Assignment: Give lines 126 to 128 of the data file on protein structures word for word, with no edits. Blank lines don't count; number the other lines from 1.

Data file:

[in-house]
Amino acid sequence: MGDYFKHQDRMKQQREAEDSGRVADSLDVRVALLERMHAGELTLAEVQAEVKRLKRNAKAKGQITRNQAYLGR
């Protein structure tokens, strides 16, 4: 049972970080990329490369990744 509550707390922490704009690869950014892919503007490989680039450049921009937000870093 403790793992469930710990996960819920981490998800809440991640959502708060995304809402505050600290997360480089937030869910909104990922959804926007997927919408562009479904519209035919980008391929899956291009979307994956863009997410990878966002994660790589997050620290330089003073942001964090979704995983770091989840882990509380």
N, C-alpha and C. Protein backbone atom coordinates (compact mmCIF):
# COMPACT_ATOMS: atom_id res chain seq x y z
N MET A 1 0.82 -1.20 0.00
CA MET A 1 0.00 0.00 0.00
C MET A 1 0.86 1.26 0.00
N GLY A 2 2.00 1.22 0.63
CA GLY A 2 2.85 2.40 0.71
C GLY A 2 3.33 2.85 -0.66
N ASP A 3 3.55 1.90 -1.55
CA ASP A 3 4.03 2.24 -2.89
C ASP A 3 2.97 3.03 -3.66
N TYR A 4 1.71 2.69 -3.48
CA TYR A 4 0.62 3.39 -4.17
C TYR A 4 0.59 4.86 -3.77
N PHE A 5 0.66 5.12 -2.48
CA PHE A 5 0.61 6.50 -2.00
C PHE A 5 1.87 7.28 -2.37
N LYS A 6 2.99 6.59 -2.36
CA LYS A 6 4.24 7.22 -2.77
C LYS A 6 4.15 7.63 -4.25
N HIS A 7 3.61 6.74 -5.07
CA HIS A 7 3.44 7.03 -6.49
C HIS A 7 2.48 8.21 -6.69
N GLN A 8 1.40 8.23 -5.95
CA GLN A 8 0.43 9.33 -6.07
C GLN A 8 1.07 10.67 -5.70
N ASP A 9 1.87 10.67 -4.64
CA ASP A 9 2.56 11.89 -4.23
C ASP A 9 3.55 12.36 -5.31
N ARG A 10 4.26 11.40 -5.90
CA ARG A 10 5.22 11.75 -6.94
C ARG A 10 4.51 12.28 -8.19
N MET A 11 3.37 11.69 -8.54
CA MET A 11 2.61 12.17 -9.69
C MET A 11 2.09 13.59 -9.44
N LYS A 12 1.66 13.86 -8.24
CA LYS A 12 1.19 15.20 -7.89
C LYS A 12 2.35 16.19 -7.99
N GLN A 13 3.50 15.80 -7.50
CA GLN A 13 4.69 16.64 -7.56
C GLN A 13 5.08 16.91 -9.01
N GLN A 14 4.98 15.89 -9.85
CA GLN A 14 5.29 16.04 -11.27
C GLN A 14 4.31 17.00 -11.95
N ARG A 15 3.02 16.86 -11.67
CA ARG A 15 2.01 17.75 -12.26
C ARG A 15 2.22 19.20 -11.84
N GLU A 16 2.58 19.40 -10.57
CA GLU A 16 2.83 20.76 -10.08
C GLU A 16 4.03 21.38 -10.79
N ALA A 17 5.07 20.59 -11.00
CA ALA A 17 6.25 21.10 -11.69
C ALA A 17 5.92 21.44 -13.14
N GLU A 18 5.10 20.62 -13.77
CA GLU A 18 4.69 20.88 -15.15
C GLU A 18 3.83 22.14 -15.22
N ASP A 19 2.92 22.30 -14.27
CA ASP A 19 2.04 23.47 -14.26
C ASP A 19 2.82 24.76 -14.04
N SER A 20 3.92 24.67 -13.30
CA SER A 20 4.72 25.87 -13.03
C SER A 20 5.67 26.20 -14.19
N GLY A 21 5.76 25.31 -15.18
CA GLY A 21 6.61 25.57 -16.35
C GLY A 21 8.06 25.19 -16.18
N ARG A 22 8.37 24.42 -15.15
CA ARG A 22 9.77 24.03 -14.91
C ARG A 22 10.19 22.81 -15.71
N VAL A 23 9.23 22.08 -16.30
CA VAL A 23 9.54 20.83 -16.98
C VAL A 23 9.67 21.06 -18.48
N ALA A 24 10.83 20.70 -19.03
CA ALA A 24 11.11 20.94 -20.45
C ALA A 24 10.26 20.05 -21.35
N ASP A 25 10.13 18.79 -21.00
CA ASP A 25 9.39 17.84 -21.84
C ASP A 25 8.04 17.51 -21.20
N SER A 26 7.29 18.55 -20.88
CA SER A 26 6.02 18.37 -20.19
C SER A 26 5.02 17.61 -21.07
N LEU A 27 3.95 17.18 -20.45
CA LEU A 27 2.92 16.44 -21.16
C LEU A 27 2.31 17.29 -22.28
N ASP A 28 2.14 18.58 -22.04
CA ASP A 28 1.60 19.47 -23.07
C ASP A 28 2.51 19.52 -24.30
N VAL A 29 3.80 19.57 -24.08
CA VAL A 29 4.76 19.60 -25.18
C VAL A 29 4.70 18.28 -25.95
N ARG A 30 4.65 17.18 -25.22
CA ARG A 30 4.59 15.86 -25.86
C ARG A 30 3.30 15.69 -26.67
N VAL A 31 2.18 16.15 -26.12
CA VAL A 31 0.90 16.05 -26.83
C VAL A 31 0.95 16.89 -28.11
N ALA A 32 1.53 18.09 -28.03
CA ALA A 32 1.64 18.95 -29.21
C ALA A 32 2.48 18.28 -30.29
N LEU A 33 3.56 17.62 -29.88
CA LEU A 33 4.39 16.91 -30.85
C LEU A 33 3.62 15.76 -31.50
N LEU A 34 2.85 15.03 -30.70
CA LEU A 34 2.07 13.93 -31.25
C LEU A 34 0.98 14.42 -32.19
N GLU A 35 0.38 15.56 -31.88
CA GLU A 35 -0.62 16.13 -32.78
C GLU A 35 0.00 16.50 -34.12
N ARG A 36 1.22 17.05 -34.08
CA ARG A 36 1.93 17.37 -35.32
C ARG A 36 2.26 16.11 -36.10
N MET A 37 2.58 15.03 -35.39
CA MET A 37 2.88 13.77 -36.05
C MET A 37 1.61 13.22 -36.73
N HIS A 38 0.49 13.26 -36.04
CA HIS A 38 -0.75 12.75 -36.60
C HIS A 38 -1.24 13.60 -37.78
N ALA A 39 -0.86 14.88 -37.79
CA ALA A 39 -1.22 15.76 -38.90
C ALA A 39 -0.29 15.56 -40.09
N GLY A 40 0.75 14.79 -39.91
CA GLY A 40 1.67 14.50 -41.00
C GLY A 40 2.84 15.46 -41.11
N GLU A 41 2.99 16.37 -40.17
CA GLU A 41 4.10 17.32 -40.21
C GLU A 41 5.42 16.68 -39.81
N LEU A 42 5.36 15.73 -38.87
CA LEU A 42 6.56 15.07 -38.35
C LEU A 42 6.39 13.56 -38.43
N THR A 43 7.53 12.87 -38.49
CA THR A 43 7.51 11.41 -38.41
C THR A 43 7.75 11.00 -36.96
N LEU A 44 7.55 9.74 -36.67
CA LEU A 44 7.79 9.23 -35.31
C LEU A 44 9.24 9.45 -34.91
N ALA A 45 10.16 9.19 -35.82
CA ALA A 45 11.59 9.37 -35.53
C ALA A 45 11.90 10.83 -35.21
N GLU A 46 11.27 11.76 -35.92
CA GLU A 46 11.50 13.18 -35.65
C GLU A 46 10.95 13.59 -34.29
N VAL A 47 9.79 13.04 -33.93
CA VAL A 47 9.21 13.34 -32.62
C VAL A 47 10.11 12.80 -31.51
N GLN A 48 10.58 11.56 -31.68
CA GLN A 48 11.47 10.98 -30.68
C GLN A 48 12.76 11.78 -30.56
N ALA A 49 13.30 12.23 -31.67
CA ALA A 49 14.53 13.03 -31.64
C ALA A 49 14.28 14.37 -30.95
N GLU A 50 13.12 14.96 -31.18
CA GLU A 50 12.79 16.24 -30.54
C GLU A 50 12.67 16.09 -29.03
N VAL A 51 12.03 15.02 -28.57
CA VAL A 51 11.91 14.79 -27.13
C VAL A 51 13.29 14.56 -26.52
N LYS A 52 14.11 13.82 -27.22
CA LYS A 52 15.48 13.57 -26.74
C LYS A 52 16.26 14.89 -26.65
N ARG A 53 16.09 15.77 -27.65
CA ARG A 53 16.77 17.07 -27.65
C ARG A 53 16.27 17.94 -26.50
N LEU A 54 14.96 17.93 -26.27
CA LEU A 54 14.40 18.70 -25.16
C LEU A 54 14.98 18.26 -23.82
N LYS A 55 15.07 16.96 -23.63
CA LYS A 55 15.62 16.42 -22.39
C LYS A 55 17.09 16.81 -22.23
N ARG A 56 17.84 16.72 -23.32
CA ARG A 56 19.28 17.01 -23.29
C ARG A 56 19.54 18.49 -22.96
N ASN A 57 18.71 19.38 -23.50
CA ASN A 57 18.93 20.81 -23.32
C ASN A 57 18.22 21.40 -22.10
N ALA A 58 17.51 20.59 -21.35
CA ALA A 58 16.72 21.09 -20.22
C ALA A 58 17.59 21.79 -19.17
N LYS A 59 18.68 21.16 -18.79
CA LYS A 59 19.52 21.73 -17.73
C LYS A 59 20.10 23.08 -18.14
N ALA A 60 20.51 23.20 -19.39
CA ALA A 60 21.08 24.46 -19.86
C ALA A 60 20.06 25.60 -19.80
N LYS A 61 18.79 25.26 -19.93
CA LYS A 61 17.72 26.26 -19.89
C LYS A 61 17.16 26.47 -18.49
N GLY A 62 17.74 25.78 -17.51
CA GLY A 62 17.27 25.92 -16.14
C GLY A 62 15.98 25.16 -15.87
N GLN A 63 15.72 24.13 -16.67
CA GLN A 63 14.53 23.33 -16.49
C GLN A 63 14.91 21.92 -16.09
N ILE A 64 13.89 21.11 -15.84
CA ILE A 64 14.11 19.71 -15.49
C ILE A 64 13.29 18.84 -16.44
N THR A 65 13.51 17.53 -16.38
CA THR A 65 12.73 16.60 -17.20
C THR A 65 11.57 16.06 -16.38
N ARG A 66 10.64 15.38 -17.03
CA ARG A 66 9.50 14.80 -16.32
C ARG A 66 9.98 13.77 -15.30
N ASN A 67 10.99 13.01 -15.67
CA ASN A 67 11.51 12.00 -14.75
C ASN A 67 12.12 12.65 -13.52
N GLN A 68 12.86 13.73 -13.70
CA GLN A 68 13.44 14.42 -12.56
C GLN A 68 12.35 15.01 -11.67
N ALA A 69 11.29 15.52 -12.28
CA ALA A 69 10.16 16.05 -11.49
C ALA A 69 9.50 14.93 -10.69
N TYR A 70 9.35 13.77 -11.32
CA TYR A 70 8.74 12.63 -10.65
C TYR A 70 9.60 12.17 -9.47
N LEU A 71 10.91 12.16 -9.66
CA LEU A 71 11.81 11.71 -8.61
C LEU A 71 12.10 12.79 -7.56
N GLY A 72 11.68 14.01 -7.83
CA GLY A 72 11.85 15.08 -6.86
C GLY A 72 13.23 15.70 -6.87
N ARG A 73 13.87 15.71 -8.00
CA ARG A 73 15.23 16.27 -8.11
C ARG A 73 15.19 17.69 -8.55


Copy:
N GLU A 41 2.99 16.37 -40.17
CA GLU A 41 4.10 17.32 -40.21
C GLU A 41 5.42 16.68 -39.81